Musk's biography author already forced to correct one controversial detail

Walter Isaacson’s official biography of Elon Musk, which has been in the works for over two years, is facing significant revisions just as it hits stores this week.

In recent excerpts shared by the biographer, including accounts of a “ruthless” leadership change at Twitter and sordid details of Musk’s fathering of twins with a Neuralink manager he employs, the most controversial revelation was an “untold story” about the billionaire’s alleged intervention to prevent a potential attack on a Russian naval base by Ukrainian forces, likened to a “mini-Pearl Harbor” scenario.

However, this revelation has cast a shadow on the author’s reputation this weekend, as he has acknowledged a significant error in the narrative just days before the book’s official release on Tuesday.

Isaacson, who was given unprecedented access to Musk during the course of the project, claimed last Thursday the SpaceX CEO had secretly ordered engineers to deactivate Starlink wireless coverage over Crimea. Previously he had only stated he would not extend coverage into Russia proper to enable Ukrainian attacks on foreign soil. 

A planned drone strike on the Russian naval fleet however ended in the military hardware “washing ashore harmlessly” after losing their signal, as Isaacson described it. 

Almost immediately after the first news coverage landed, Musk denied having given the order. Instead, he said late on Thursday that he merely withheld an emergency request to activate network connectivity in Russian-occupied Crimea.

This subtle but not unimportant distinction suggests it was Kyiv that sought to drag SpaceX into a change in the rules of engagement, not the other way around.

“The obvious intent being to sink most of the Russian fleet at anchor,” Musk said last week. “If I had agreed to their request, then SpaceX would be explicitly complicit in a major act of war and conflict escalation.” 

On Friday, his biographer then began to walk back the version of events he had described. 

First Isaacson wrote that he wanted to “clarify the Starlink issue”, claiming it was the Ukrainians who mistakenly believed Musk had enabled coverage all the way to Crimea. This aligned with Musk’s denial of having deliberately deactivated it. 

On Saturday, the author then corrected the record fully and accepted responsibility for getting this crucial detail wrong.

“Based on my conversations with Musk, I mistakenly thought the policy to not allow Starlink to be used for an attack on Crimea had been first decided on the night of [Ukraine’s] attempted sneak attack that night,” he wrote on Saturday. “He now says that the policy had been implemented earlier, but the Ukrainians did not know it.” 

Musk grew uneasy that a bloody regional war could further escalate

The fallout from his initial version of events proved fierce.

Musk was branded by some as a traitor and calls spread—including on Musk’s own Twitter (“X”) platform—for SpaceX and Starlink to be seized and nationalized.

Secretary of State Antony Blinken had to come to the billionaire tycoon’s defense on Sunday, stating that Starlink was a “vital tool” for Ukraine.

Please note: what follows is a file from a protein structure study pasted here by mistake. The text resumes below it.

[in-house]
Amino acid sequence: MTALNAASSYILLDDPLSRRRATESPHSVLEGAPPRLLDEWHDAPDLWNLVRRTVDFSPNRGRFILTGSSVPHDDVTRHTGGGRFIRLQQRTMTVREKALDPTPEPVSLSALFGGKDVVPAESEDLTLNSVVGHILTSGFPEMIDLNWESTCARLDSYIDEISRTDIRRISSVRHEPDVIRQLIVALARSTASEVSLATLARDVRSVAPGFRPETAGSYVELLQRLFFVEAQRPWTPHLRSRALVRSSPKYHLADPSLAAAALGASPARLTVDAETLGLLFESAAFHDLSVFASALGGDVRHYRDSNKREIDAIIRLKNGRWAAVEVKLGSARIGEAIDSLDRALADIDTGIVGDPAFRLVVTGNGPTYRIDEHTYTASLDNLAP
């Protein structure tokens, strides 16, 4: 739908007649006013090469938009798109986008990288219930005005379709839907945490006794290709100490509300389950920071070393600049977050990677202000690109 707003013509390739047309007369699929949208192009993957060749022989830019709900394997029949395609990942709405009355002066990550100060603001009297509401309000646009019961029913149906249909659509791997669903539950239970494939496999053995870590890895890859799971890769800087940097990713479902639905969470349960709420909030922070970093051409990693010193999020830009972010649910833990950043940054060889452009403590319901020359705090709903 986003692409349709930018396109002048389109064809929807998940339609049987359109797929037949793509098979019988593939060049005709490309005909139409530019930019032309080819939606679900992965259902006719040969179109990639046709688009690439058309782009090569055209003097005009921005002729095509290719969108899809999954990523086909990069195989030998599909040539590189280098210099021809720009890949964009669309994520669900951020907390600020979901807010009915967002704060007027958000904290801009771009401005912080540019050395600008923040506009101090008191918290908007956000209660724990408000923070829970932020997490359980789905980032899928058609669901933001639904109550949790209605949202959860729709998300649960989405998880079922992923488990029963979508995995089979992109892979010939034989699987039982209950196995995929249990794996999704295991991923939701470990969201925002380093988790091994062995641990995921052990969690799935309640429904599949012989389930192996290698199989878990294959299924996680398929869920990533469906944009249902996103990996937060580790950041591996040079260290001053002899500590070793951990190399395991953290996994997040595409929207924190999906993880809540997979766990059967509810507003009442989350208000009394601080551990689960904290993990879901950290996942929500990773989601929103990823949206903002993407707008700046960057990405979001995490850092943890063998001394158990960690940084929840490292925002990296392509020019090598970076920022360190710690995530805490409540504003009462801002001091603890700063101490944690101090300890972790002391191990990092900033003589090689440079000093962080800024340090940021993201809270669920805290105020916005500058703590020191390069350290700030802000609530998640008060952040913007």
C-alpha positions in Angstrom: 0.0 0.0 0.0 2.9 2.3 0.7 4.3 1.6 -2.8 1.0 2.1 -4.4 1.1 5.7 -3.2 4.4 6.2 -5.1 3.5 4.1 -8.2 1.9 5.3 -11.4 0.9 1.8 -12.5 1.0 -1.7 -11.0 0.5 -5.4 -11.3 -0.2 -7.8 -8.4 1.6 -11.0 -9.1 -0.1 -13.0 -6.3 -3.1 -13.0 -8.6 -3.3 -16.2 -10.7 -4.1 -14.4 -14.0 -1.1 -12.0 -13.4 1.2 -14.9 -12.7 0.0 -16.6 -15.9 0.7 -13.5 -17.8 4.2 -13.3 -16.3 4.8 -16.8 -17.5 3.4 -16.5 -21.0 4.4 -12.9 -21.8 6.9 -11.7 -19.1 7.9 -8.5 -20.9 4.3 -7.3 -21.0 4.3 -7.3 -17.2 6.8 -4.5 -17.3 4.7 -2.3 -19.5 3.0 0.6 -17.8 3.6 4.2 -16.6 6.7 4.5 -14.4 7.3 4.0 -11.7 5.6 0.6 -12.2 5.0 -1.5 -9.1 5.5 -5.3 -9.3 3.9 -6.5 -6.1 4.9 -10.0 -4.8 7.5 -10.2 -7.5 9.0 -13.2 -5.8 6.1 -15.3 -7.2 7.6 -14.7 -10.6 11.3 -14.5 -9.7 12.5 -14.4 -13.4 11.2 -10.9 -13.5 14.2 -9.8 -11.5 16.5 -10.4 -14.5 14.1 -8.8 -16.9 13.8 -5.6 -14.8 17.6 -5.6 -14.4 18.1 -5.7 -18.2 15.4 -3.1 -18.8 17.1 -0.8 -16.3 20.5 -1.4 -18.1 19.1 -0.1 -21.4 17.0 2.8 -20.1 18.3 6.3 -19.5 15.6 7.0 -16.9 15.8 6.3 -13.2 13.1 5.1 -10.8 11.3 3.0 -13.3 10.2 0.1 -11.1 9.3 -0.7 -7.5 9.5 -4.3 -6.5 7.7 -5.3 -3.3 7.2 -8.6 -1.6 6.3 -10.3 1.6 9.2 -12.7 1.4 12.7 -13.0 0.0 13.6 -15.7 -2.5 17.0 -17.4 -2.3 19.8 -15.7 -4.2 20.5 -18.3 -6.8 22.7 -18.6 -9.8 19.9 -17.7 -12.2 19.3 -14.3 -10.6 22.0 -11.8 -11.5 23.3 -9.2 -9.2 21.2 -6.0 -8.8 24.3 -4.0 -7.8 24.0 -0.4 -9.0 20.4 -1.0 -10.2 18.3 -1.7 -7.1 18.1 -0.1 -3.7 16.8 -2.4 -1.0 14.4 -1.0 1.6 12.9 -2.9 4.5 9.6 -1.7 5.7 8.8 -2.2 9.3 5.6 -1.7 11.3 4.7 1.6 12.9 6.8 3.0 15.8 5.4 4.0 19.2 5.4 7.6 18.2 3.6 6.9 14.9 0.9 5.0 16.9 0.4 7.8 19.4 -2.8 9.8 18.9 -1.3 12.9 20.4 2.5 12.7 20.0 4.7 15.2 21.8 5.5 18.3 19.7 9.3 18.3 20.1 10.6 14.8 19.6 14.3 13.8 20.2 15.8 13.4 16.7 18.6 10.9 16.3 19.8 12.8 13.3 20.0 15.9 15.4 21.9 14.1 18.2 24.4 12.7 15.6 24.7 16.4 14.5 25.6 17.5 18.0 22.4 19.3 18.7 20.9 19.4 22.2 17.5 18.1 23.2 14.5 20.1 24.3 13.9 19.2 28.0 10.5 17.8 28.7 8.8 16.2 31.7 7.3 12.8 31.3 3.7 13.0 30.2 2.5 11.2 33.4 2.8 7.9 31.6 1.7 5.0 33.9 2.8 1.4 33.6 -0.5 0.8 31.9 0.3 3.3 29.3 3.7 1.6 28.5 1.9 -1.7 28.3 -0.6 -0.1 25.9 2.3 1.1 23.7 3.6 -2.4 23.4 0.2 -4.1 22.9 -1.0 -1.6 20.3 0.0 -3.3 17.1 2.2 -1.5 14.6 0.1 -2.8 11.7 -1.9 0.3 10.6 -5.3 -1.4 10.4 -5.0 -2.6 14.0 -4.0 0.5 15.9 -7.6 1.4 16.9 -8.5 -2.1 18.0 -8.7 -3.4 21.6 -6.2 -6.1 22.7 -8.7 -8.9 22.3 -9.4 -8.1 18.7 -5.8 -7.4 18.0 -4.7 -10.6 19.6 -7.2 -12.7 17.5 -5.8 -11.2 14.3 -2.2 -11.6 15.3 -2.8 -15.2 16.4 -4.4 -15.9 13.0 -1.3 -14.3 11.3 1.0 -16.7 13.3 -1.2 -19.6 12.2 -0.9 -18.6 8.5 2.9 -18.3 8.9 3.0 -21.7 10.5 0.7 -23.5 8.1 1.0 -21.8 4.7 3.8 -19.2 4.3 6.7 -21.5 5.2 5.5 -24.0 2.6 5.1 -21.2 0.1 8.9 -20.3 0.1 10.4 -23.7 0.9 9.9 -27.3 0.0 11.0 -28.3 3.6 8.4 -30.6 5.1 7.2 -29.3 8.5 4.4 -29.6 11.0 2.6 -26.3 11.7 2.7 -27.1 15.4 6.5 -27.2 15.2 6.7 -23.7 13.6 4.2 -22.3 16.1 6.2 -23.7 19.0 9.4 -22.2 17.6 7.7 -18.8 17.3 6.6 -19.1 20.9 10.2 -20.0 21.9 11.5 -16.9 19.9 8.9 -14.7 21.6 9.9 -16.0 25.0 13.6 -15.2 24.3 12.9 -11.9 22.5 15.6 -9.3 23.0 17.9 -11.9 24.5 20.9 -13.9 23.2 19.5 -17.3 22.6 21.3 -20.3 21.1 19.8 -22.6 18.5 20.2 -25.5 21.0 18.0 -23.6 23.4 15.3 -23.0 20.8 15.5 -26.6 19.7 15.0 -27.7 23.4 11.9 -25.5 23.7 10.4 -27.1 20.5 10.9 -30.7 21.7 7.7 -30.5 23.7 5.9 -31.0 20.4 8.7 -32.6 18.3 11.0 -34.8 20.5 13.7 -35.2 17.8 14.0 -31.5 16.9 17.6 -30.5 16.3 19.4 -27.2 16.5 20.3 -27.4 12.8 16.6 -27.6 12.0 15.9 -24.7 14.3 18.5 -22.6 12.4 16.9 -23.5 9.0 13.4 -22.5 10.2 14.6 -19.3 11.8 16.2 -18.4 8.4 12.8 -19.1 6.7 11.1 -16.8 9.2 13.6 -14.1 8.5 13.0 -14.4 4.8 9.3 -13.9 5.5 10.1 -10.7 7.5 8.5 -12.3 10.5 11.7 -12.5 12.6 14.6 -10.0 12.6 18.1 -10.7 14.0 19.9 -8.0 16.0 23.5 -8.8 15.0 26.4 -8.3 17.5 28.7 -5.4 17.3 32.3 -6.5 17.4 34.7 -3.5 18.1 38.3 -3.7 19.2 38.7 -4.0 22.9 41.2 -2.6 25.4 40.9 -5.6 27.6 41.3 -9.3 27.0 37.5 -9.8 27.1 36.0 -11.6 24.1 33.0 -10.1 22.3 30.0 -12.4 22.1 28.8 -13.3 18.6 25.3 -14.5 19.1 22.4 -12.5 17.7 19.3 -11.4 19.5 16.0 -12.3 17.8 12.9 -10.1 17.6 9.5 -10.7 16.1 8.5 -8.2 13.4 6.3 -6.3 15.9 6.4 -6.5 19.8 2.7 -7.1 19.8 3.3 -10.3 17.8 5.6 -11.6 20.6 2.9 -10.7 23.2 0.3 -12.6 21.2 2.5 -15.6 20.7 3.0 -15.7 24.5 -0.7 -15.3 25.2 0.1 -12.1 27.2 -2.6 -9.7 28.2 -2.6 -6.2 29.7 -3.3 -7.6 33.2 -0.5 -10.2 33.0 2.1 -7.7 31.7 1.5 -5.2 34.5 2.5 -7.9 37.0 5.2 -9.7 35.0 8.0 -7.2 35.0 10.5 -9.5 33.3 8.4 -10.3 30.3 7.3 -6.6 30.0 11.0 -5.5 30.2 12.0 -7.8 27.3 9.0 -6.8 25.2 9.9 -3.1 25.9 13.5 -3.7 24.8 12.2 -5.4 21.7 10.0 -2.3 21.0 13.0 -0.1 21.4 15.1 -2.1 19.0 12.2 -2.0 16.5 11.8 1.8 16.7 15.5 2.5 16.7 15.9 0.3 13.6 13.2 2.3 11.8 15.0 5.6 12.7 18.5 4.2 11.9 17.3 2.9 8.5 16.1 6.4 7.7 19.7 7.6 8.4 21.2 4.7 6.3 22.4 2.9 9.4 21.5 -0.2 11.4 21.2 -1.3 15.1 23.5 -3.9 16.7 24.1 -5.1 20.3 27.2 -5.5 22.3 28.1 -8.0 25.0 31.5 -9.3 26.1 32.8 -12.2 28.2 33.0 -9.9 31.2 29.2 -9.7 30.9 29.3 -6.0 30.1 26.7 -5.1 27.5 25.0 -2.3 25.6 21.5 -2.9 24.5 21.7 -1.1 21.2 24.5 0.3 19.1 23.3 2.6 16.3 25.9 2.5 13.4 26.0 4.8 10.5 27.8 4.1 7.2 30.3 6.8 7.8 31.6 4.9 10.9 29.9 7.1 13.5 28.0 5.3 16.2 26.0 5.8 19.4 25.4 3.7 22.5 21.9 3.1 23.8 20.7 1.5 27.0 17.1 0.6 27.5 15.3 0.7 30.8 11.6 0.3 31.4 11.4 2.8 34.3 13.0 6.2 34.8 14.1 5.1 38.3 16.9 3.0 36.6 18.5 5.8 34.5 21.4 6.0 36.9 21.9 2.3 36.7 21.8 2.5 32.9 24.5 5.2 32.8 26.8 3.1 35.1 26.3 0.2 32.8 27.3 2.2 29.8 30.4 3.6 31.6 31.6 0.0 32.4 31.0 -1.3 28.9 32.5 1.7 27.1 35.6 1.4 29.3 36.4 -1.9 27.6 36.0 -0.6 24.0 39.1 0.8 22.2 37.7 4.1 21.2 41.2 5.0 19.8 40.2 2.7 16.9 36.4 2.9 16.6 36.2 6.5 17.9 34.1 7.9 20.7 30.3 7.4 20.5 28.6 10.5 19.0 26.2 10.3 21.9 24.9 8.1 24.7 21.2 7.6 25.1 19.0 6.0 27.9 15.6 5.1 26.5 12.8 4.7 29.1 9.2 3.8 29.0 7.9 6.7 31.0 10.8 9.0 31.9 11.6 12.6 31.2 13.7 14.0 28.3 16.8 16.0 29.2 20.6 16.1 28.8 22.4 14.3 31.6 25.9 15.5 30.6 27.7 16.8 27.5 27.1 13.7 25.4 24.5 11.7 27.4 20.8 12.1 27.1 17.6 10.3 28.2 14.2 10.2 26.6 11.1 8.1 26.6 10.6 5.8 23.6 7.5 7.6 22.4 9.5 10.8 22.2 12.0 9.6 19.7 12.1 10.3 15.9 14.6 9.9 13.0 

One of Volodymyr Zelenky’s top aides blasted the decision for a “cocktail of ignorance and big ego” and said Musk now had blood on his hands.

“By not allowing Ukrainian drones to destroy part of the Russian military fleet via Starlink interference, Elon Musk allowed this fleet to fire Kalibr missiles at Ukrainian cities,” wrote Mykhailo Podolyak. “As a result, civilians, children are being killed.”

Granting Ukraine access to Starlink at the start of the war did not come without a certain risk: Musk even suggested Putin might target him for assassination.

But the government’s very public request would have been difficult to turn down amid a groundswell of support for Ukraine, and it provided the tycoon a valuable opportunity to be hailed a hero. 

Yet as the war dragged on, Musk became increasingly uneasy.

He claimed to spend nights up thinking about how he could bring peace to Ukraine, questioned whether Crimea was the line in the sand that might cause Putin to retaliate with nuclear strikes, and later suggested Russia could keep territory illegally seized in exchange for a ceasefire.

The issue of Crimea, however, is not a straightforward one.

It was occupied illegally by Putin in 2014 after a pro-western government came to power in Kyiv, ostensibly to protect the predominantly ethnic-Russian enclave from reprisals.

Ukraine’s allies have themselves debated whether a Russian defeat should entail retaking the disputed peninsula or limit itself to liberating the territory lost since the February 2022 invasion.

Isaacson’s excerpt, published by the Washington Post, has since been updated to reflect the new version of events with a warning flagged at the very top that it had been corrected. 

For any author, this is embarrassing and invites reputational damage. It furthermore invariably raises questions about what other details may stand up to scrutiny. 

Source link

About The Author

Scroll to Top